So, there you are, with a cisco 2800 series router that you need to reconfigure. And you're all set to take some down time, reconfigure it, and drop back into service.
Only you don't have the password for it. The password is lost, or forgotten, or was typo'd initially. Something like that. Which makes any further configuration tasks kind of difficult.
Password recovery on the cisco 2800 is pretty trivial. You don't even have to do a full wipe to factory defaults, so no configuration data is lost. You need to be able to power cycle the router, so you need to have either physical access or the ability to remotely control whatever outlet is feeding your router. If you've got that, then it just takes a console connection and about 10 minutes of downtime. Non-enable exec access to the unprivileged command line interface is helpful, but not required.
First, make sure you know how to send a "break" signal with whatever you're using to connect to the console - whether directly to the console from a serial port on your computer, or via some kind of remote console server.
Connect to your router's console port. If you've got the CLI access, run the command "sh ver | inc register". Your output should be something like:
Configuration register is 0x2102
Make a note of that octal number. If you don't have CLI access, just assume it's 0x2102, because that's almost certainly what it is.
This is the configuration register, which tells the router important things at boot time, like "Should I load IOS? Should I load the config that's in my NVRAM?" What you need to do is tell it that, in fact, it should not load the NVRAM config on boot. This is done by modifying the config register. To do that, you need to get into "rommon" mode.
Power cycle your router, and then send the "break" sequence within the first 60 seconds of power-on.
It should display a message "System received an abort due to break key", and then a bit more text, and then the "rommon 1>" prompt. If it starts to self-decompress its IOS image, you've missed your opportunity and you'll need to power cycle the router and try sending the break sequence again.
Change the value for the configuration register with the command
Reset the router with the "reset" command. At this point, the router should go through it's normal boot sequence, decompressing the IOS image and starting up IOS. But since it's not loading the configuration from NVRAM, it will ask you if you want to go through the initial configuration dialog, just as if it were a new router out of the box. You don't want the guided setup, so you can answer "n" to the question:
--- System Configuration Dialog ---
Would you like to enter the initial configuration dialog? [yes/no]: n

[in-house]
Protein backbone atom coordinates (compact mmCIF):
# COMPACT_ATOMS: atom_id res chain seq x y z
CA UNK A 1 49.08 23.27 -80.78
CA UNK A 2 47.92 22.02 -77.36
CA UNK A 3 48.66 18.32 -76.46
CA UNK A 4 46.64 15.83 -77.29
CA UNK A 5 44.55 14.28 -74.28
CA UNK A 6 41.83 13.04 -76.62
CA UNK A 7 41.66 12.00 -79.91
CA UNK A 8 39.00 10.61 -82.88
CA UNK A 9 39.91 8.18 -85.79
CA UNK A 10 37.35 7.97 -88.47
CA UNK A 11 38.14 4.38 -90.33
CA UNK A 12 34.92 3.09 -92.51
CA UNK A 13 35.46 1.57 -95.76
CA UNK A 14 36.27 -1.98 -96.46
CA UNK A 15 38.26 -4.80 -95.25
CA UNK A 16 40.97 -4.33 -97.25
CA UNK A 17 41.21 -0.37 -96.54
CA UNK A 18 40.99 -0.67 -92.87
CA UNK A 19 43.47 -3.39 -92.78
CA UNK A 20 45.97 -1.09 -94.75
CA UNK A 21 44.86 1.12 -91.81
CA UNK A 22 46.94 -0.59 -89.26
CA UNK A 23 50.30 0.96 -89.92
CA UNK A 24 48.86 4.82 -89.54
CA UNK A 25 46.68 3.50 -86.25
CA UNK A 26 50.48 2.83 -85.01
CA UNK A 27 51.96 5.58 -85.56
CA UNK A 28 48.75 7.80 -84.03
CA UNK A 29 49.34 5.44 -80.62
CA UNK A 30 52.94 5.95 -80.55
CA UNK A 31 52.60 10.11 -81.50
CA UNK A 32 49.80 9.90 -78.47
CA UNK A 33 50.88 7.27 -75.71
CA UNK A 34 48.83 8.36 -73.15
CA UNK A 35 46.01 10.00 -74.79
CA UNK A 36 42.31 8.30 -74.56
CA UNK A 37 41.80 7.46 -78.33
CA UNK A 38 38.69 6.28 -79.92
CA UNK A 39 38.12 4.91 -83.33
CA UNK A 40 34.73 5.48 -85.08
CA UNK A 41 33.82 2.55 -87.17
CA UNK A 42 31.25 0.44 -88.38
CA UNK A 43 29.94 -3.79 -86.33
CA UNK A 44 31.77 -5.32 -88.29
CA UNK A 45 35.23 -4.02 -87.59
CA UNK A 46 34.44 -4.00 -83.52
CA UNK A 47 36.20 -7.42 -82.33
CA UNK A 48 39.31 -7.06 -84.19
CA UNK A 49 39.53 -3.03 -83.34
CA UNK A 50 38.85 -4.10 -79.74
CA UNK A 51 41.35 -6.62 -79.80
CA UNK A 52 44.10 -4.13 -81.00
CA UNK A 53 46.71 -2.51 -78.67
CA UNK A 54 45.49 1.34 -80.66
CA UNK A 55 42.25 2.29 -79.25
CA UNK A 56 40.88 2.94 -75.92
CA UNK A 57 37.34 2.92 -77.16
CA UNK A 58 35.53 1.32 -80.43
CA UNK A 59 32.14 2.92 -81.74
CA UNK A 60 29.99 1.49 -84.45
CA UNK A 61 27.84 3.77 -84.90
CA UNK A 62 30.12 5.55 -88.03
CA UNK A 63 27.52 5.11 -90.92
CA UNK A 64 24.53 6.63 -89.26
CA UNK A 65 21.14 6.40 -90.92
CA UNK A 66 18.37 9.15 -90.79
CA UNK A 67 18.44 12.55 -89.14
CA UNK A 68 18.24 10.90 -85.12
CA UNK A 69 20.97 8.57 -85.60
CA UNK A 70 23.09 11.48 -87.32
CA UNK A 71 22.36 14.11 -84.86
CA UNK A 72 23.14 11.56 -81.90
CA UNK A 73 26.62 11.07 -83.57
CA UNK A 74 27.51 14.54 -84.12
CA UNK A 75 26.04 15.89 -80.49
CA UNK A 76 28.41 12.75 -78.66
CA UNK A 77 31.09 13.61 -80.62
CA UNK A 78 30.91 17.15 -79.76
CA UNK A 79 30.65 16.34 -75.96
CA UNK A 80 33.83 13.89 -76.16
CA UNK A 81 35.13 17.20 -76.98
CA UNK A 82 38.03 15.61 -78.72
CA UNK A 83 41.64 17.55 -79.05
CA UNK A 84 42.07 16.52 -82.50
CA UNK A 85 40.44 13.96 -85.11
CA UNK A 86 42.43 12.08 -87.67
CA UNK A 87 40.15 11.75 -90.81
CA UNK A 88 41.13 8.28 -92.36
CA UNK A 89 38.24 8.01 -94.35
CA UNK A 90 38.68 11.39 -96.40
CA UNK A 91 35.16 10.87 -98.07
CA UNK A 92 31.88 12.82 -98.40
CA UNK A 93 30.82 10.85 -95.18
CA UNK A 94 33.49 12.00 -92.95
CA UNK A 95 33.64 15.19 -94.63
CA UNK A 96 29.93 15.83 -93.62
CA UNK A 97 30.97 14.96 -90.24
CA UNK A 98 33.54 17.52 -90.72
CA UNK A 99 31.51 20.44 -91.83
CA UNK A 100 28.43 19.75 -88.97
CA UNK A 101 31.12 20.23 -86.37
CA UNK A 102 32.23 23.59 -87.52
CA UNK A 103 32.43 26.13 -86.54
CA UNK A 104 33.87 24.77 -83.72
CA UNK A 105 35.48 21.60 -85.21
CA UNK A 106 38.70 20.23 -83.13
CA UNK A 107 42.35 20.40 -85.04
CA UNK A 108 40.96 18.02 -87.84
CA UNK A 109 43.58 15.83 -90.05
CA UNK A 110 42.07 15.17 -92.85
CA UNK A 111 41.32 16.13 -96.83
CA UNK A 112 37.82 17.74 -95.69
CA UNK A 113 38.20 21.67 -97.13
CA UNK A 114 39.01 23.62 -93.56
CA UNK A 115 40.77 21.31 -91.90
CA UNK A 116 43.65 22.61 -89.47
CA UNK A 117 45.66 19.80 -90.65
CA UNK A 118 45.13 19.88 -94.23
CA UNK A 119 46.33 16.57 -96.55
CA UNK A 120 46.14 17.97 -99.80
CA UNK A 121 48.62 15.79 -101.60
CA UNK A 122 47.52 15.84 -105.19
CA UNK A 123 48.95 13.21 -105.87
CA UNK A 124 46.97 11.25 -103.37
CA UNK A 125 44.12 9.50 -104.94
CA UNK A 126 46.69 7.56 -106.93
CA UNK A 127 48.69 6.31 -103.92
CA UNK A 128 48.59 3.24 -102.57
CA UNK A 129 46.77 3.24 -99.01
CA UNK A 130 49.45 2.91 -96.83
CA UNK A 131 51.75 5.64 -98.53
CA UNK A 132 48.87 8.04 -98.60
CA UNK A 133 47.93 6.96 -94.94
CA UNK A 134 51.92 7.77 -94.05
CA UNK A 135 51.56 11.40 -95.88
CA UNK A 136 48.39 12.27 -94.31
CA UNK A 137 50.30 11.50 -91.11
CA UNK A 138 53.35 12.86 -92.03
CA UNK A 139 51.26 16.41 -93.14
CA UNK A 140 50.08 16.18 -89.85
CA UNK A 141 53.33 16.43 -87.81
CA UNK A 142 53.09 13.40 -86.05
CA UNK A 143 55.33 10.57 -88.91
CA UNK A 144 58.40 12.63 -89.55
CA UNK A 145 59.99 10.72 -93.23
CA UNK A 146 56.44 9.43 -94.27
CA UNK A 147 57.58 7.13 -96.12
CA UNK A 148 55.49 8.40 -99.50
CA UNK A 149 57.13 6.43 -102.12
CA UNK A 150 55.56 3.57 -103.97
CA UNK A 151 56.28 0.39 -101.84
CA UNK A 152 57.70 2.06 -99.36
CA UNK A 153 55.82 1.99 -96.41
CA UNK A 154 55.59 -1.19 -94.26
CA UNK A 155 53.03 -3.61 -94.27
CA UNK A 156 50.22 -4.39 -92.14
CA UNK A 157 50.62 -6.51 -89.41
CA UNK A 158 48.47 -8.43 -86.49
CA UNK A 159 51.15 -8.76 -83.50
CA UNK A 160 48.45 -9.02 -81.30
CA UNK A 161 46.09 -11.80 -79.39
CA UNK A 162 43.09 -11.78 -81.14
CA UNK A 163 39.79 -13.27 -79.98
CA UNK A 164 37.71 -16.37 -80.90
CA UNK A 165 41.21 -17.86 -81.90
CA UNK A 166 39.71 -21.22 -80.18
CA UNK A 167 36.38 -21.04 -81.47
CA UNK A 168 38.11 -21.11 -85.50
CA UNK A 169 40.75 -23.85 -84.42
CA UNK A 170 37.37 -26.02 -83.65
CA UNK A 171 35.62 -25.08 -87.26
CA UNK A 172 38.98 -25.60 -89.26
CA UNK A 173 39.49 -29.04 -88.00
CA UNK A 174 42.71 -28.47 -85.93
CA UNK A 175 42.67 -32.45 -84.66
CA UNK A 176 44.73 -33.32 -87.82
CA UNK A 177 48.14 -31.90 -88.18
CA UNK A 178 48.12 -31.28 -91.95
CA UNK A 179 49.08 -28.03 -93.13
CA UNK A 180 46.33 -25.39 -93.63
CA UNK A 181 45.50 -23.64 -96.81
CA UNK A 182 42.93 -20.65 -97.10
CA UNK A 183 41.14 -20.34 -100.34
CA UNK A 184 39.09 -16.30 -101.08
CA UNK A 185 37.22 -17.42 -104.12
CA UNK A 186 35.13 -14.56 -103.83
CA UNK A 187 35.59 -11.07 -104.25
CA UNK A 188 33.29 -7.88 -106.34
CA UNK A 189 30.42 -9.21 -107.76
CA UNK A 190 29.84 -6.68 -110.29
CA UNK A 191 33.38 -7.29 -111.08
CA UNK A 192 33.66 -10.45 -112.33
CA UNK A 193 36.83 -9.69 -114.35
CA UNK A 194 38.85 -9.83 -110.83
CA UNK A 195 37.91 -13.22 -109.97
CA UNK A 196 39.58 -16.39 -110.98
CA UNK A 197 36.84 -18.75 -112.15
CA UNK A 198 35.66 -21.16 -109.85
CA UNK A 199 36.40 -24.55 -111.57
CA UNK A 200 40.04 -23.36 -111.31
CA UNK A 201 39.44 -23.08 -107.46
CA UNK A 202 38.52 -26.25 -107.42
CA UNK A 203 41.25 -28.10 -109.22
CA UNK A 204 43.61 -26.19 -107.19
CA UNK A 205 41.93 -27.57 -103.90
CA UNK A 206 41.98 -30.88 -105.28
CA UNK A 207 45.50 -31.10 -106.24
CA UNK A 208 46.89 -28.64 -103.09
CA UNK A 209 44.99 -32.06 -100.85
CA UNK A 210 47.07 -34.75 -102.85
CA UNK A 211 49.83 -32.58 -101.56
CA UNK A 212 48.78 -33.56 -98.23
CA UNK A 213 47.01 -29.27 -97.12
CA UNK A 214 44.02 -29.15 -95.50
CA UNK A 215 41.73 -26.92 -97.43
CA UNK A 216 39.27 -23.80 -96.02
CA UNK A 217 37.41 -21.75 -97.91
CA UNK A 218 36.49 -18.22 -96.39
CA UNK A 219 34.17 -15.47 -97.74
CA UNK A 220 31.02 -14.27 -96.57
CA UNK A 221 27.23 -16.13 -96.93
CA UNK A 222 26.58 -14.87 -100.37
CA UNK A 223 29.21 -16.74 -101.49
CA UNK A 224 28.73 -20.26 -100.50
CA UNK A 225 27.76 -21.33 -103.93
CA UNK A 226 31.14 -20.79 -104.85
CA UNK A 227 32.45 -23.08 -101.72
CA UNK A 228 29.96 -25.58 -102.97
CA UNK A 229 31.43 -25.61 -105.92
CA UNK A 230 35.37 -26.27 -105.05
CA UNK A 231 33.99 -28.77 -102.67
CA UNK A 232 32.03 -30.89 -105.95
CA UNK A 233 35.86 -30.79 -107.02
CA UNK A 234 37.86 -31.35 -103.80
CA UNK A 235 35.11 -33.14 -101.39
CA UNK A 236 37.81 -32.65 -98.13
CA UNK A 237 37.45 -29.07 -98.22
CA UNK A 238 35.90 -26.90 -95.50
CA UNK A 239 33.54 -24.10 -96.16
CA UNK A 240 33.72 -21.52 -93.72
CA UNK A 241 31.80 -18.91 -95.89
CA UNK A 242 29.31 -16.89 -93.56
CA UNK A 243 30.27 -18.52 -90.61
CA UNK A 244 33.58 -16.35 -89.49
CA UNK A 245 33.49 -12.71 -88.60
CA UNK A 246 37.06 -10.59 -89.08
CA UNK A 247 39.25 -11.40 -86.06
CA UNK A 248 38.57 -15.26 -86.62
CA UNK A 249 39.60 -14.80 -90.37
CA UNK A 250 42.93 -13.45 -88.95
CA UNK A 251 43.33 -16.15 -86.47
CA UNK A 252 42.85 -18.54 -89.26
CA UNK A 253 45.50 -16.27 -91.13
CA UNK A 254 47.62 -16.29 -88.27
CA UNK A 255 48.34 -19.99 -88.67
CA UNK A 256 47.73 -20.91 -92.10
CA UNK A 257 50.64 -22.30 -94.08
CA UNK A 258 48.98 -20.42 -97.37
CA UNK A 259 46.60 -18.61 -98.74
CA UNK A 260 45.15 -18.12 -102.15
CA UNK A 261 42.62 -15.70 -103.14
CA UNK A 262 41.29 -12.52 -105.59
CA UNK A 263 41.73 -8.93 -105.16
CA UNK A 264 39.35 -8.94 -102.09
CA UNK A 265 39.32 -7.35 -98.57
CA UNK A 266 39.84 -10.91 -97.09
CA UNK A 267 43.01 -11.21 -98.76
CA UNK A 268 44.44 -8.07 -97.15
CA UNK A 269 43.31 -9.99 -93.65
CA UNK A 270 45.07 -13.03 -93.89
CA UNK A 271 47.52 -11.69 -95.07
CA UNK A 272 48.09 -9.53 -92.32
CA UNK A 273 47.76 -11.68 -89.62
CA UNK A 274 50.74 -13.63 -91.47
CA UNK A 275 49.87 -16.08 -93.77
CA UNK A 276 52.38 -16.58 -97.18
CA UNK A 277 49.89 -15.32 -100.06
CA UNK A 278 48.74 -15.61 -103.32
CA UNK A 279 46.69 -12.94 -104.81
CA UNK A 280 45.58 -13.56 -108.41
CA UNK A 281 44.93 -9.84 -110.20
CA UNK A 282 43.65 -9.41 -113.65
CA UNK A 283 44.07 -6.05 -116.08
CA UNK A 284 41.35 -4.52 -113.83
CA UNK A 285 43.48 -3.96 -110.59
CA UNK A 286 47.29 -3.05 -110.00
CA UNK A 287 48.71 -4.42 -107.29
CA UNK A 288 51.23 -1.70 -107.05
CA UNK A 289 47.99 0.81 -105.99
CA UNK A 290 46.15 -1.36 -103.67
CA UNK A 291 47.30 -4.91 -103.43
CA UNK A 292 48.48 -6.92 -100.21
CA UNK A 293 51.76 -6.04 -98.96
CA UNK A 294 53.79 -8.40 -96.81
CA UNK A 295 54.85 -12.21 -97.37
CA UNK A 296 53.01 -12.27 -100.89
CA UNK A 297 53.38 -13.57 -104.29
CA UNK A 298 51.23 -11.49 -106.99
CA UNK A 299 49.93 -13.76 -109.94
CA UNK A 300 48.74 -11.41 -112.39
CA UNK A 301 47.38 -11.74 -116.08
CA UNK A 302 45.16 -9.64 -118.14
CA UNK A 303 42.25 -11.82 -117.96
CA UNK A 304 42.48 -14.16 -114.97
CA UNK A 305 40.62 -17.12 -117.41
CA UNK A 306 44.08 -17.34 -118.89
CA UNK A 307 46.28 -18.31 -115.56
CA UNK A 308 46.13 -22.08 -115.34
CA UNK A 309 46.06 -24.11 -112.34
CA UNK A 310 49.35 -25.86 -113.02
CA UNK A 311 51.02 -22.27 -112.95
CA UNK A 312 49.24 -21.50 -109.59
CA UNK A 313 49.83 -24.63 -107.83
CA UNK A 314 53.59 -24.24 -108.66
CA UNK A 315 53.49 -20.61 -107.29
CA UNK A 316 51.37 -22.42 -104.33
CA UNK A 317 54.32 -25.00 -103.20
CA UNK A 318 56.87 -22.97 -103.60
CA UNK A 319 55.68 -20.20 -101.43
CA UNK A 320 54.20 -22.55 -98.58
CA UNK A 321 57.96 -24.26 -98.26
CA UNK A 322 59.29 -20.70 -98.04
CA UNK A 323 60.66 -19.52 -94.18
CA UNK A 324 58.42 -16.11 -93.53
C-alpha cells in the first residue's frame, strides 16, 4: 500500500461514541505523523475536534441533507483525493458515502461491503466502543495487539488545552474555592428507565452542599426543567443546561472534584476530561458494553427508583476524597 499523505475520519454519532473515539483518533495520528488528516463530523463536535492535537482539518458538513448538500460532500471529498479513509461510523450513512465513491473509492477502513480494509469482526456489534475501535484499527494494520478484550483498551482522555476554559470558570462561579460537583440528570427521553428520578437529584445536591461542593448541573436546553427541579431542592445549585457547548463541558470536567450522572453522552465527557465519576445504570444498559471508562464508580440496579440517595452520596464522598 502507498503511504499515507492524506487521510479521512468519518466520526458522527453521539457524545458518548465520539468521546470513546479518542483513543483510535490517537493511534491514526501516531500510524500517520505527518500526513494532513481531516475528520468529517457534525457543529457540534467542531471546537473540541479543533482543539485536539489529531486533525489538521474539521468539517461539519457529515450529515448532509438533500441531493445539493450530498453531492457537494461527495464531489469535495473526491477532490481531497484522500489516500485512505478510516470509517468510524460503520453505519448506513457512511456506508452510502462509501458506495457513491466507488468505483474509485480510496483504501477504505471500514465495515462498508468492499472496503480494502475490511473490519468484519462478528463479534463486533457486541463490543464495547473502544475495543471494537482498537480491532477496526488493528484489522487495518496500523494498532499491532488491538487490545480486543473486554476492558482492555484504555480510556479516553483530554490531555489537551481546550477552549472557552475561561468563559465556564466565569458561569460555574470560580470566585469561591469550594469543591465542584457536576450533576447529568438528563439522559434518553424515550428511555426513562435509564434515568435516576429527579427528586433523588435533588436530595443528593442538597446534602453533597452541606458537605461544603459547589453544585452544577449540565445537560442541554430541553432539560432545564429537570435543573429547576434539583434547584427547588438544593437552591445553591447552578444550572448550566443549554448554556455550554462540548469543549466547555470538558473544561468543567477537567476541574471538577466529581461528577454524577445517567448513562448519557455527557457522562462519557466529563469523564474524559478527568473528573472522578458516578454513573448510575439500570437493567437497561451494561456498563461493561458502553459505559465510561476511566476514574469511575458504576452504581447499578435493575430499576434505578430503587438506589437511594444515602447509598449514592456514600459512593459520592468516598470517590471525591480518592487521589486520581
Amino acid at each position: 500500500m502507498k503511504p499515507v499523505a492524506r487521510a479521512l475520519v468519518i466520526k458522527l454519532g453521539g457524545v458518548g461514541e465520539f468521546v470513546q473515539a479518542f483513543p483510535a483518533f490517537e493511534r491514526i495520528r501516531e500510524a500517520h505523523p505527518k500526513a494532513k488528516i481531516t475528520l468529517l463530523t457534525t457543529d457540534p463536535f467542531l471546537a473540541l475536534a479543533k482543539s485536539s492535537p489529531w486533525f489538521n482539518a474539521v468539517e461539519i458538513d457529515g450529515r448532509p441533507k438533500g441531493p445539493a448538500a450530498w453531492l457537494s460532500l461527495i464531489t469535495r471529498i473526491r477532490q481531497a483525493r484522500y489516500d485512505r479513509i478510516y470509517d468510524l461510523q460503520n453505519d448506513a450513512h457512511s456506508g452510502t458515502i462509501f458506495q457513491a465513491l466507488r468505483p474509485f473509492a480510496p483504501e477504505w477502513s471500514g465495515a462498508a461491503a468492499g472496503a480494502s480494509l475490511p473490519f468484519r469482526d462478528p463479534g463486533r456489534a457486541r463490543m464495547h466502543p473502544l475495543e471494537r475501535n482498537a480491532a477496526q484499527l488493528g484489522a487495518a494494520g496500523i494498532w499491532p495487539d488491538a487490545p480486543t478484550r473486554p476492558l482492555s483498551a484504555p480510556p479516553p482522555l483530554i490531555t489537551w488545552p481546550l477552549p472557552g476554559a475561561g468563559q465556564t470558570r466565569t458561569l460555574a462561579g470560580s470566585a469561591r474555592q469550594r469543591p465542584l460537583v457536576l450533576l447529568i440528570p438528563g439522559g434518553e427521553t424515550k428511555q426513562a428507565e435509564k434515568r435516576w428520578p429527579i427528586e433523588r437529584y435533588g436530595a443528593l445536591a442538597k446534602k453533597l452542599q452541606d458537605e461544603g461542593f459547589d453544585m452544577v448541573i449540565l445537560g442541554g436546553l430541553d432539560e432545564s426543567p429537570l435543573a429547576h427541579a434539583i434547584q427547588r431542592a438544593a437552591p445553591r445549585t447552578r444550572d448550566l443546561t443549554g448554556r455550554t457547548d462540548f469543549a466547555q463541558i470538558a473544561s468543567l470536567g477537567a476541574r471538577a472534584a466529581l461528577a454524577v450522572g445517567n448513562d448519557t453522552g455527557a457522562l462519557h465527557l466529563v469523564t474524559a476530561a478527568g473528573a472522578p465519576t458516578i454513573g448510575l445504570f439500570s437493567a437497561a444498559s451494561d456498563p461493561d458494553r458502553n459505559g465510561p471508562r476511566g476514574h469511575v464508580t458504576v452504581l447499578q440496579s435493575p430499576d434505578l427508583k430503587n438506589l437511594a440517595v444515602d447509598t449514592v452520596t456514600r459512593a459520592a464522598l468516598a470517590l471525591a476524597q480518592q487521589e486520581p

Hit return a few times to get to the "Router>" prompt, and then go into enable mode -- you will not be prompted for a password -- and then tell the router to load the "startup-config" configuration from NVRAM into running memory.
Router#copy startup-config running-config
Destination filename [running-config]?
You should then see messages about interfaces coming up and other normal messages as the router processes your config information. Once it's done with that, you should have a prompt for the configured hostname of your router. At this point, you can change the passwords and enable secrets as normal, enable your live interfaces, and then save the config to NVRAM to save your changes.
MyPetRouter# conf t
Enter configuration commands, one per line. End with CNTL/Z.
MyPetRouter(config)# (stuff to bring your interfaces up)
MyPetRouter(config)#ena sec Y0ullNeverGuess
MyPetRouter(config)#line con 0
MyPetRouter(config)#line vty 0 15
09:22:00: %SYS-5-CONFIG_I: Configured from console by console
Take a look at the configuration, and the interfaces, and verify that the router looks like you want it to -- that interfaces are up and happy. You don't want to be accidentally saving a config that has all your interfaces in "shutdown" mode. Since "no shut" is the default state, the config you loaded won't include the "no shut" commands explicitly. So make sure all your active interfaces are up.
Now, you need to reset the configuration register to the previous value so that the next time the router reboots, it will read the NVRAM config.
09:29:00: %SYS-5-CONFIG_I: Configured from console by console
Do a "sh ver" to make sure the configuration register reads "0x2102". If you have the spare time in your downtime window and you want to be extra sure, do a clean reload on the router and make sure it comes up happily. Because nothing sucks like being locked out of a router because of something you did in an attempt to not be locked out of a router.